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Will Poker Ever Be at the Olympics?

by Craig Edwards
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When I was competing in the 2007 World Series of Poker Main Event, I thought to myself how poker should really be considered a sport.

The more I investigated it, the more resistance, there was on many levels, which I always found a shame. I believed poker did cross sporting boundaries despite being deemed a gambling game with luck attached.

So, it was a pleasant surprise when I read recently, how the International Federation of Match Poker (IFMP) has been making moves and is on a mission to bring a form of match poker to the Olympics in Paris next year. They are saying worst case scenario, that Los Angeles 2028 will have match poker included. However, it may not be the traditional poker tournament that we are used to when playing at most of the online poker sites.

Here at JoeWager, we analyze the pros and cons of whether Poker will ever be in the Olympics.

Pros – Why Should Poker Be in the Olympics

Long-term results in poker have historically seen the best players win more than the rest. That, naturally, means poker is a game of high skill, when in fact not only is poker a game of skill, but it is also a test of endurance and patience. Those factors are tested on numerous occasions during a game, and long-term winners have developed a huge resolve in dealing with all situations so that they prevail and win.

Sport is about competing, and poker has a huge footprint in society over many decades. That is because poker is recognized as a game of mental strength and adaptability to a variety of gameplay decisions. During those decades, poker has enjoyed several booms in popularity and is a global game. Being a global game must resonate well with the Olympic committee and enhance their chances.

Cons – Why Poker May Not Make the Olympics

The fact that poker’s roots are steeped in the gambling culture of casinos will always count against it. Many do not appreciate the amount of dedication that goes into being a winning poker player and opt for the easy worldview that it is a gambling game of pure chance.

That gambling real money aspect plays against the ideal, but poker tournaments have never seen money change hands at the table. Those tournaments are played for prize money, which is in keeping with many sports that we know of. Even sports like climbing have competitions where players pay entry fees, and they are paid out by the finishing position.

Others will point out poker’s lack of physicality and lack of exertion, which are bound to count against it, especially when compared to chess or bowling, which are both recognized sports that are not included in the Olympics either.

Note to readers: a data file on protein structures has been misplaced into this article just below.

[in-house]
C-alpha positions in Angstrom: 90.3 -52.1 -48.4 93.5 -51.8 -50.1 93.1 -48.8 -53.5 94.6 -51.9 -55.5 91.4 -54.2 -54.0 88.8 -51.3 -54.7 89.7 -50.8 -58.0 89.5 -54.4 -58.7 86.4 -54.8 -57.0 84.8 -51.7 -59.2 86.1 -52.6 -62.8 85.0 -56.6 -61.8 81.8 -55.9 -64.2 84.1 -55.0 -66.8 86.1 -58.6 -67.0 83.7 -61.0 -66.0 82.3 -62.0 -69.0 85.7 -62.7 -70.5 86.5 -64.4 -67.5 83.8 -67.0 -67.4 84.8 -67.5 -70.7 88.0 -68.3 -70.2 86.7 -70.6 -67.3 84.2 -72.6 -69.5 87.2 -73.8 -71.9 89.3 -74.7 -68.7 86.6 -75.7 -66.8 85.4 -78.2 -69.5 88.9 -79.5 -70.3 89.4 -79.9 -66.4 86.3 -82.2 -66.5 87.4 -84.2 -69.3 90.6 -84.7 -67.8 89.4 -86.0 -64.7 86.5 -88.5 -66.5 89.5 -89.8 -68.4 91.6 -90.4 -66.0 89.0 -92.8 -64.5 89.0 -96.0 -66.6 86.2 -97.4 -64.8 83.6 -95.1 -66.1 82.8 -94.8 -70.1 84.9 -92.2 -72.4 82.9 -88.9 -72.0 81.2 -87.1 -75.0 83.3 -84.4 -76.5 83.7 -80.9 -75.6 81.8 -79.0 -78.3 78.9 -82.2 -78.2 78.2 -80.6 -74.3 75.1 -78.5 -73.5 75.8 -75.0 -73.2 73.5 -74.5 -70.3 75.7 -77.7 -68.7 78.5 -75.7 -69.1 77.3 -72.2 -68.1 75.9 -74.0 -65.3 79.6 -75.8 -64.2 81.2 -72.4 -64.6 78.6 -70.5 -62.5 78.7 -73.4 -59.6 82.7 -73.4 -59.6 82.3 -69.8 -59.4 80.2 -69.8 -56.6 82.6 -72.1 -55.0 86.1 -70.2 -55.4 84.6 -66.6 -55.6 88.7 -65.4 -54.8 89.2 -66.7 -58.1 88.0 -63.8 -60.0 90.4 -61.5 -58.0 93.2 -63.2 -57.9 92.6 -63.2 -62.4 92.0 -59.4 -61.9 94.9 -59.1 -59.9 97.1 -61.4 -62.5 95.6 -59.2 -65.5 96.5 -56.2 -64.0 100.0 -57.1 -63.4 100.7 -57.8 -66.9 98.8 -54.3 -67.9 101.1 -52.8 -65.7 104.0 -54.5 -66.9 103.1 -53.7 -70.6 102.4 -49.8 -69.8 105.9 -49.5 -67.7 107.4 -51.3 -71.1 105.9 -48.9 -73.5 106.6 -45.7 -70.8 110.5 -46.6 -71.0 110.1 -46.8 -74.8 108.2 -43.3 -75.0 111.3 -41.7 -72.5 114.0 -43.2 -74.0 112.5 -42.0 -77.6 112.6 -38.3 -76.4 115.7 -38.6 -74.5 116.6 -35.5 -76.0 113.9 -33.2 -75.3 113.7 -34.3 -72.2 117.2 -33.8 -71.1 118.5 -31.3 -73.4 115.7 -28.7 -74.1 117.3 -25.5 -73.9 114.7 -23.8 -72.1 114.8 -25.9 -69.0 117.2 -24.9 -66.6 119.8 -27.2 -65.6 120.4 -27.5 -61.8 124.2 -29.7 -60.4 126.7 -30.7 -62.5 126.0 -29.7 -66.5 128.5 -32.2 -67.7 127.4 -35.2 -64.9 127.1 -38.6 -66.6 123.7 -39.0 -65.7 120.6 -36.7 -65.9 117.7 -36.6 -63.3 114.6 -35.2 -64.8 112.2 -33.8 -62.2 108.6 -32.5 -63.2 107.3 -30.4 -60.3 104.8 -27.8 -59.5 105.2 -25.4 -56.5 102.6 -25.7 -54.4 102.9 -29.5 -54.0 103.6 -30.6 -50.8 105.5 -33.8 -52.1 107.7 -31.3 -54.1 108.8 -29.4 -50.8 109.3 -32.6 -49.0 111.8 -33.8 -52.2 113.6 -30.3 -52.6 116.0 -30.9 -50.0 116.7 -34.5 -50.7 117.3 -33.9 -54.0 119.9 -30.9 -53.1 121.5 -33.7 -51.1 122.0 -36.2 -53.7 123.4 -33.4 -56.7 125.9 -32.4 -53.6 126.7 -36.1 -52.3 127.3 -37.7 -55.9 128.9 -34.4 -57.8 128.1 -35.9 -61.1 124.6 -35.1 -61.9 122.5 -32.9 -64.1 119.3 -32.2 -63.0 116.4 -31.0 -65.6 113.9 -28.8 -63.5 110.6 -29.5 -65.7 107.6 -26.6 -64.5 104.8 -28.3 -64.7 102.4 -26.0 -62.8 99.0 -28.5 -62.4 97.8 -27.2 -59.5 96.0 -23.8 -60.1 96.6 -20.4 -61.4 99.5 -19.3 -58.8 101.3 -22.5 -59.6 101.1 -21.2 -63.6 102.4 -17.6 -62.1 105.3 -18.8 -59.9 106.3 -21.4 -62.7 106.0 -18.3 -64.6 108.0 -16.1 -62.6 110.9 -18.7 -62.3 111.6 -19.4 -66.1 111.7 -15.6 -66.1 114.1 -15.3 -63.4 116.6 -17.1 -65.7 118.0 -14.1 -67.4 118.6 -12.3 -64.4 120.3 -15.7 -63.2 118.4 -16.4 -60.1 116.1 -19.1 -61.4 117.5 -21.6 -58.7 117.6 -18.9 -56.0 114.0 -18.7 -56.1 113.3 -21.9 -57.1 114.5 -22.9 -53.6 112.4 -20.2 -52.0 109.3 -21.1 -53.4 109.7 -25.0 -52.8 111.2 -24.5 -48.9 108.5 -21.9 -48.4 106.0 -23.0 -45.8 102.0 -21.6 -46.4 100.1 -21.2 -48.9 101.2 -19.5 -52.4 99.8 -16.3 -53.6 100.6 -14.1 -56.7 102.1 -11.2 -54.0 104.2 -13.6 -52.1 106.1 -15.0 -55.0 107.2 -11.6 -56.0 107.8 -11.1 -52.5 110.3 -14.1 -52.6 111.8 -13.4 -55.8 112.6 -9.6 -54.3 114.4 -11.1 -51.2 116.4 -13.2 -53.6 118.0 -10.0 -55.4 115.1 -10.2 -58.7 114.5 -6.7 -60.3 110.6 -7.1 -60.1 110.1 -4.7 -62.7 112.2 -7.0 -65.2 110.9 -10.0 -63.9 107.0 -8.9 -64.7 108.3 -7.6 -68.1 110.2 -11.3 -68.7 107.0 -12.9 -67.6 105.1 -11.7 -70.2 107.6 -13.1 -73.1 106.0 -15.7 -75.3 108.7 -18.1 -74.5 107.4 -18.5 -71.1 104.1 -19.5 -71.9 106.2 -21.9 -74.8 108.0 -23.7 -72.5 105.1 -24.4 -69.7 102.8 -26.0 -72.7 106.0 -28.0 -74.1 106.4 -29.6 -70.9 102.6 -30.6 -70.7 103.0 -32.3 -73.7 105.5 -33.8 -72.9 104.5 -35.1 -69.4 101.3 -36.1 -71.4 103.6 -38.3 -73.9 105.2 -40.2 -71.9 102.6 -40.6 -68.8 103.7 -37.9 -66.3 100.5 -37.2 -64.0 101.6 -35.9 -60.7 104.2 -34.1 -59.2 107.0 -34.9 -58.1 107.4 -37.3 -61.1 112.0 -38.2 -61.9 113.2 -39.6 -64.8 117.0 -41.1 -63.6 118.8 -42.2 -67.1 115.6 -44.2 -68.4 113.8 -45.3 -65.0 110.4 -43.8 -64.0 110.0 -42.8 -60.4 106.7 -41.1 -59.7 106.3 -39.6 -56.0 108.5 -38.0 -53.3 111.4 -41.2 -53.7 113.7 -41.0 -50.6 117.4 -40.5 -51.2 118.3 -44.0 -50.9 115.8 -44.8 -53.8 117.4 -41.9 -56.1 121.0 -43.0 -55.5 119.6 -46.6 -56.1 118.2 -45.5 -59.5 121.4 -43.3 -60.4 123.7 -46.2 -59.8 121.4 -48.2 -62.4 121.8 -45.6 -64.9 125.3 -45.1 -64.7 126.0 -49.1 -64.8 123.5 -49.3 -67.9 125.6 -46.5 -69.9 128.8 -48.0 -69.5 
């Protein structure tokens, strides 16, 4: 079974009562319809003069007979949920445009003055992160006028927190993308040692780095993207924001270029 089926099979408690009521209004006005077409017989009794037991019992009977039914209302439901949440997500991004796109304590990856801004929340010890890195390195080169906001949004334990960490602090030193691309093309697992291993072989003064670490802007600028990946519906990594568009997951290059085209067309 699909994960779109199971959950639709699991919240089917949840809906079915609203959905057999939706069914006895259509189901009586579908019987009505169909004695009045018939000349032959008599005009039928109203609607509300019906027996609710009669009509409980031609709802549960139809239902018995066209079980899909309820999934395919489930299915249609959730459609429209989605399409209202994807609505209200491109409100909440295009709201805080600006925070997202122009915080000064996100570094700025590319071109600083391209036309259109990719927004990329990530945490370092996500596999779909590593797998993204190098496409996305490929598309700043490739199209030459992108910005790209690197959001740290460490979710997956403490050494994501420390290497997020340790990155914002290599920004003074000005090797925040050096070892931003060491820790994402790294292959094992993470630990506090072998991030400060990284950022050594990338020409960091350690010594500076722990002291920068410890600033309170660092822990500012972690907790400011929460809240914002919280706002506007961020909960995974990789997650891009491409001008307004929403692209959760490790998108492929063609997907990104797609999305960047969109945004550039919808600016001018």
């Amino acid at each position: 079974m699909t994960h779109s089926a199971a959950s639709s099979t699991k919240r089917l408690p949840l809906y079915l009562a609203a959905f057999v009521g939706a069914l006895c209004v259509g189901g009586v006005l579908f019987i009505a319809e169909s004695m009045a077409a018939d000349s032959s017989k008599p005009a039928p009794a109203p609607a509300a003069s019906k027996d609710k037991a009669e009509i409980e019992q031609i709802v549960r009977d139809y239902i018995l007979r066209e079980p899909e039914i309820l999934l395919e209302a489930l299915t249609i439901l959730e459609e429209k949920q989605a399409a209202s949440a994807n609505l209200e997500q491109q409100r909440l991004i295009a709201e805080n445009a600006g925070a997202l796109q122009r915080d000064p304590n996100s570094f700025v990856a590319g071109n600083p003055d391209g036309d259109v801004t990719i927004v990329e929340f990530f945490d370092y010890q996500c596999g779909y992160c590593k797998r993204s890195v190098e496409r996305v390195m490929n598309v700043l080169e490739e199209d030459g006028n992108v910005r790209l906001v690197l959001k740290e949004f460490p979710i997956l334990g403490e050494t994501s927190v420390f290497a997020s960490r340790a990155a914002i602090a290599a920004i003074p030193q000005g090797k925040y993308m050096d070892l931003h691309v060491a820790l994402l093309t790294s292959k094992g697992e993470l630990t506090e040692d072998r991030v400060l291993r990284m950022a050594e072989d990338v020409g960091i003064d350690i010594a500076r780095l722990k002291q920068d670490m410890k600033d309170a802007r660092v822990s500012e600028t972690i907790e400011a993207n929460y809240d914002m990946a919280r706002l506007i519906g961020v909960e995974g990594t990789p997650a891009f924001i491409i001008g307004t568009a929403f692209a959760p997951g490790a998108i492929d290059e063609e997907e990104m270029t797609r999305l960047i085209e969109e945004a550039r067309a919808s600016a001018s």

What Changes Does Poker Need to Make for Olympic Recognition?

The IFMP is aiming to bring a moderated game of poker to the Olympics. To do this, they must, firstly, remove the gambling element of poker.

Their solution is a game called “match poker” in which the players will be compared with others who are playing the same cards in the same situation.

This change to poker has meant the governing body of world sport has provisionally accepted “Match Poker” as a sport. The changes in how poker plays out show that the IFMP is serious about having poker admitted into the Olympics.

Joe Wager’s Conclusion

Here at JoeWager, we believe it would be great for Poker to make the Olympics and the IFMP are to be applauded in their attempts to achieve the goal.

The Los Angeles Olympics of 2028 would be the perfect starting point, with the game being steeped in American culture allowing a strong promotion of a new Olympic sport. That looks like a good idea to us on many levels given that the new format of “Match Poker” will need time beforehand to become tried and tested, so that the competitors and public alike understand the new format.

We found that Poker is a mentally and physically challenging game played over long periods and there is a need to educate the Olympic Committee further that luck only plays its part in the immediacy. Experienced players and winners can testify that long-term poker is not based on luck, this only happens in the short term. Just ask Phil Hellmuth and Phil Ivey!

If you fancy preparing for the chance of playing in the 2028 Olympics, have a look at Joe Wager’s recommended online poker sites.

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Craig Edwards
Craig Edwards, an online tipster in golf and snooker for over four years, boasts a track record of 7800 bets with a 28% return on investment. A snooker professional from 1988 to 1996, he was once a single-figure handicap golfer. Achieving the 282nd position in the WSOP MAIN EVENT in 2007, Craig possesses a unique insight into the psychological shifts of professional sportsmen, anticipating their mindset week by week.

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